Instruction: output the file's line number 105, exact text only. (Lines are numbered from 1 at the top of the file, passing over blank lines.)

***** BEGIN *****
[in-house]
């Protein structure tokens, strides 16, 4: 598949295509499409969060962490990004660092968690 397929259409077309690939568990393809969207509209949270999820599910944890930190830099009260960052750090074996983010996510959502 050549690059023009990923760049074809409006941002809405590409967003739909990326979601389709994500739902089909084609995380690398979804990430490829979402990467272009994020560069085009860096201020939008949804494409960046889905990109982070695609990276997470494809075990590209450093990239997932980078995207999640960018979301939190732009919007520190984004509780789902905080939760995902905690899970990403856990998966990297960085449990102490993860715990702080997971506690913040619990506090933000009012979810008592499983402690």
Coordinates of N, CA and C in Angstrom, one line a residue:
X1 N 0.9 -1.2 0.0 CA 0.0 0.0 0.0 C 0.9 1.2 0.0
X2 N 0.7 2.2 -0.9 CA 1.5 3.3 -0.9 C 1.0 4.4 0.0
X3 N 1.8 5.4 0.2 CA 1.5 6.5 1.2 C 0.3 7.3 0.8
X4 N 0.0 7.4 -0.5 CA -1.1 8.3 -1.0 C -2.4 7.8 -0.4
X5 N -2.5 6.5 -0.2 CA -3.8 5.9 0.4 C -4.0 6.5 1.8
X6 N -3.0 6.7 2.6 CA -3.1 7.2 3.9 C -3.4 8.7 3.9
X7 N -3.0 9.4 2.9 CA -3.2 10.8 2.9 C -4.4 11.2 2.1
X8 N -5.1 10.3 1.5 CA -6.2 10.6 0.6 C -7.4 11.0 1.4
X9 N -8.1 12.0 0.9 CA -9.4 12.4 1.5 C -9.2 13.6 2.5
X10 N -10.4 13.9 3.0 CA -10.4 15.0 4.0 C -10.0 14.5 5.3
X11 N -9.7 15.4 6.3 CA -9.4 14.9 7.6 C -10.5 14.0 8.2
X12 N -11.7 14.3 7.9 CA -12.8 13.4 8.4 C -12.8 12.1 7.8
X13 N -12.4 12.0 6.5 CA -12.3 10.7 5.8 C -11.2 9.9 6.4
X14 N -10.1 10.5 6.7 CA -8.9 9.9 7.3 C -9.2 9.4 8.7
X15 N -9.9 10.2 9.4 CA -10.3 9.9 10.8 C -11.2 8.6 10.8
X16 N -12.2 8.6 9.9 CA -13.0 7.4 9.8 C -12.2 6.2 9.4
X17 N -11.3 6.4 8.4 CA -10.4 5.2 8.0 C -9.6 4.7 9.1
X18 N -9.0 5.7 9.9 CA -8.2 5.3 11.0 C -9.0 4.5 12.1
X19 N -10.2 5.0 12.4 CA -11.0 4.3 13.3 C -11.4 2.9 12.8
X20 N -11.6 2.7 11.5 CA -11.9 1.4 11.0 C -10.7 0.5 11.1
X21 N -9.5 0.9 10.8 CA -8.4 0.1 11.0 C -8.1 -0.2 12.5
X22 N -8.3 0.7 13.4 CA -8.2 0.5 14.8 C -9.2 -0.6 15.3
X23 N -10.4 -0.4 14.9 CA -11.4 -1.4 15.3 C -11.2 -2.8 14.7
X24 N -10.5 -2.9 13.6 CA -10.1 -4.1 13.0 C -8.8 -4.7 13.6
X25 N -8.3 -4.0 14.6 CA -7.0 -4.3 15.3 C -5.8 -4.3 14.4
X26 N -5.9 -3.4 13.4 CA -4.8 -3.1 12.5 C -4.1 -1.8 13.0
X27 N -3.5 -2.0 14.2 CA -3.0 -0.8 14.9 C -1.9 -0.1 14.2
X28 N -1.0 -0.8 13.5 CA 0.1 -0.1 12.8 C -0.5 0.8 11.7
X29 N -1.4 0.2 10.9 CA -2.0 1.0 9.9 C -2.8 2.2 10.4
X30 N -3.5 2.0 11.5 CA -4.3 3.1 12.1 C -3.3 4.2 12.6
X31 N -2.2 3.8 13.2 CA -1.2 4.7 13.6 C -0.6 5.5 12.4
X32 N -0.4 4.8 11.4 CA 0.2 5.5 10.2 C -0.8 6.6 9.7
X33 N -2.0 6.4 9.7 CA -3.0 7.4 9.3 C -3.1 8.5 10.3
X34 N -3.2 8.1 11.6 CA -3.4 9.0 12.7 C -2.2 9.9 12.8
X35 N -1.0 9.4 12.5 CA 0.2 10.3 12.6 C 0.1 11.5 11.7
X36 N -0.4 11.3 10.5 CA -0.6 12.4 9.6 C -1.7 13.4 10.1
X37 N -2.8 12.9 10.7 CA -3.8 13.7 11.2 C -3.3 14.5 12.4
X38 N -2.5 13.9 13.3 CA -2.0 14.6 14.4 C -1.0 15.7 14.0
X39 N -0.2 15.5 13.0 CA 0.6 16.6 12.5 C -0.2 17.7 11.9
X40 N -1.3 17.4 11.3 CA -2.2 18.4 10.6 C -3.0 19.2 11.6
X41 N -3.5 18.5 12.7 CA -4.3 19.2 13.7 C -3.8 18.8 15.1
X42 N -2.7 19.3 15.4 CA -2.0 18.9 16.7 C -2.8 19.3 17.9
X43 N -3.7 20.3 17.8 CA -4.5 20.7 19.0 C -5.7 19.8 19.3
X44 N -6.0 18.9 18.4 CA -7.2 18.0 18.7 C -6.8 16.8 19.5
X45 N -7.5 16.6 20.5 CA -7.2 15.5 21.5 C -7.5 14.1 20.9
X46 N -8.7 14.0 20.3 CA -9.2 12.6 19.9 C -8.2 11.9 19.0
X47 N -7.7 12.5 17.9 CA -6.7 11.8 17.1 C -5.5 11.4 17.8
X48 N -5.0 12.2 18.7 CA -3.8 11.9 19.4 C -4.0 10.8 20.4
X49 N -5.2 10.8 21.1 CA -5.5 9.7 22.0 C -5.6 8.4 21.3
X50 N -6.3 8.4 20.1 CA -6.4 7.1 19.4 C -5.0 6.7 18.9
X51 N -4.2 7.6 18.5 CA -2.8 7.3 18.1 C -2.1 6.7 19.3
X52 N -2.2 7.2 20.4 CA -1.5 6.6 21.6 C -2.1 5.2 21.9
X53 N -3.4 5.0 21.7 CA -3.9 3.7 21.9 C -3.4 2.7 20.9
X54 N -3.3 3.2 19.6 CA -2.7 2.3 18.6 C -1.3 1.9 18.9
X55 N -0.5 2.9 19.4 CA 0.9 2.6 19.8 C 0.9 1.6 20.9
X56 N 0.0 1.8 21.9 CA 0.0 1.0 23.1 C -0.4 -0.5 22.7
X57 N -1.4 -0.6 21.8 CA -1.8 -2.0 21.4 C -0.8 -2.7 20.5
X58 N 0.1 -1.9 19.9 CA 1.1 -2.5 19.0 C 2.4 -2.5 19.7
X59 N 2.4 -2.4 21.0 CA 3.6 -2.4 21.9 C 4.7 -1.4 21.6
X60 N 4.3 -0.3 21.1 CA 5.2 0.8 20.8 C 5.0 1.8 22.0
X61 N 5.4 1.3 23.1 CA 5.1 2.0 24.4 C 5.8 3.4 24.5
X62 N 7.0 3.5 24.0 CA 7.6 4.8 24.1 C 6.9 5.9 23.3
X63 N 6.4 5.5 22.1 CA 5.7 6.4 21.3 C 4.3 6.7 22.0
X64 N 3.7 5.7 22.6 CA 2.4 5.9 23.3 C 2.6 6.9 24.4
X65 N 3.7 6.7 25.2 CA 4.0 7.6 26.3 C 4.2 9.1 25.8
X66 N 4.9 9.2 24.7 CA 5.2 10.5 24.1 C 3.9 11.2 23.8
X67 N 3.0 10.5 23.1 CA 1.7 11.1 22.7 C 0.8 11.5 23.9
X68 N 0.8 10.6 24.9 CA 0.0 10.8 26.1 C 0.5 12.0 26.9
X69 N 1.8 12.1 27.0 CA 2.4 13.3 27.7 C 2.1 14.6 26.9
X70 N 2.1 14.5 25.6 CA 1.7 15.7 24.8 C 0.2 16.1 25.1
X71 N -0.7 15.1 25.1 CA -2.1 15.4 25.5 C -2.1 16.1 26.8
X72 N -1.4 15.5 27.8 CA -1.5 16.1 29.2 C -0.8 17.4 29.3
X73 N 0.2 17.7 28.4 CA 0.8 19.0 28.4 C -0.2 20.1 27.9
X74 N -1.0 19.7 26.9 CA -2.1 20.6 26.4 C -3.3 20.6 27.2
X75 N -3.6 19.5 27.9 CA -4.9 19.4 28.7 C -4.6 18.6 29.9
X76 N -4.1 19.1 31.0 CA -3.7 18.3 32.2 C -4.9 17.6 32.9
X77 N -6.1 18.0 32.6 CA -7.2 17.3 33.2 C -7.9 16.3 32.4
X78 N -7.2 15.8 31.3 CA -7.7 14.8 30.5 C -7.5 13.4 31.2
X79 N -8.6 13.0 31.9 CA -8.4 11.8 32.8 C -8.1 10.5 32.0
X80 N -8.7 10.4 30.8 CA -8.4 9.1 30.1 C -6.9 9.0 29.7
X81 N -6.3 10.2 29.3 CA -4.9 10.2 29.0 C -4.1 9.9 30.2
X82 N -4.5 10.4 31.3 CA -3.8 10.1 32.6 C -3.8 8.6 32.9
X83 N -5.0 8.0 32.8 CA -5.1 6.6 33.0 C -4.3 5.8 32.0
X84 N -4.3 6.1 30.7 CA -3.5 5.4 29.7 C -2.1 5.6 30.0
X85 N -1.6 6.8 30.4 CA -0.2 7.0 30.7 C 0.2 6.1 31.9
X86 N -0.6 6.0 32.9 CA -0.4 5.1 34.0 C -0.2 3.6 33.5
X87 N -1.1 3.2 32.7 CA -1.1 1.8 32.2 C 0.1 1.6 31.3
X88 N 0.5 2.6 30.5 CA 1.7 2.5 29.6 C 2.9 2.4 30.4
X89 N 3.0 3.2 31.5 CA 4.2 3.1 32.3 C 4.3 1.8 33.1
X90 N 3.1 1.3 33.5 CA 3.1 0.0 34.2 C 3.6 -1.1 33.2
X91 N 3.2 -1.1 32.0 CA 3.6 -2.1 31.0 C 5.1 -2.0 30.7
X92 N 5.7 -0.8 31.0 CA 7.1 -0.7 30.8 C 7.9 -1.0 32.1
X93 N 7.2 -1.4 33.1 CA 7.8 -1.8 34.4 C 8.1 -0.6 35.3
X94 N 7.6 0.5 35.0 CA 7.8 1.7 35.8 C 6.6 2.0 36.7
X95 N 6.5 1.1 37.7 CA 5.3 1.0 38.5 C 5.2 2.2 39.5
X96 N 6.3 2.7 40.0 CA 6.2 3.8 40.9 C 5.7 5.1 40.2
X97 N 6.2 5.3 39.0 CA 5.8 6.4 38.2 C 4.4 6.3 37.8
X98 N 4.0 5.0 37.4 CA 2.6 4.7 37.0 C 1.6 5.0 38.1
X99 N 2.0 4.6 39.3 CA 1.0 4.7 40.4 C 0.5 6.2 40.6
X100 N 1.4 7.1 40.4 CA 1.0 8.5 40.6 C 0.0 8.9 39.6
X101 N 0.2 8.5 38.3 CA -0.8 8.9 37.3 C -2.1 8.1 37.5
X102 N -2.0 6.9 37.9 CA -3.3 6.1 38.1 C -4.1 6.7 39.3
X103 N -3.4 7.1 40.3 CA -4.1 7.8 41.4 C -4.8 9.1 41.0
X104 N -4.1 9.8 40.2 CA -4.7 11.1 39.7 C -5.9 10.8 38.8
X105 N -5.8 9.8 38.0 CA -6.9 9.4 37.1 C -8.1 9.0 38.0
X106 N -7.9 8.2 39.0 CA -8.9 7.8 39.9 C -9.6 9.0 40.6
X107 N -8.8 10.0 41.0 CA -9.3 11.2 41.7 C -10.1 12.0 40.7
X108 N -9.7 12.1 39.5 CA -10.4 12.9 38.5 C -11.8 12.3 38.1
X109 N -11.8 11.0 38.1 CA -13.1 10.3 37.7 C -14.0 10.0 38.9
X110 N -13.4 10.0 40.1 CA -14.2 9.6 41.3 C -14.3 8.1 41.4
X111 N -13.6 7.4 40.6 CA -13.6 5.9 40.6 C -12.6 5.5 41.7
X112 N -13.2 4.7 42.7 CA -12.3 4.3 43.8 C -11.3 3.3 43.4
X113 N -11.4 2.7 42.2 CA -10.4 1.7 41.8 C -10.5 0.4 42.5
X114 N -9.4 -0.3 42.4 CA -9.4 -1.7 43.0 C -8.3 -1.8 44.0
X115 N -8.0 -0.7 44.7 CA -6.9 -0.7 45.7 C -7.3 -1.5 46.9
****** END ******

X102 N -2.0 6.9 37.9 CA -3.3 6.1 38.1 C -4.1 6.7 39.3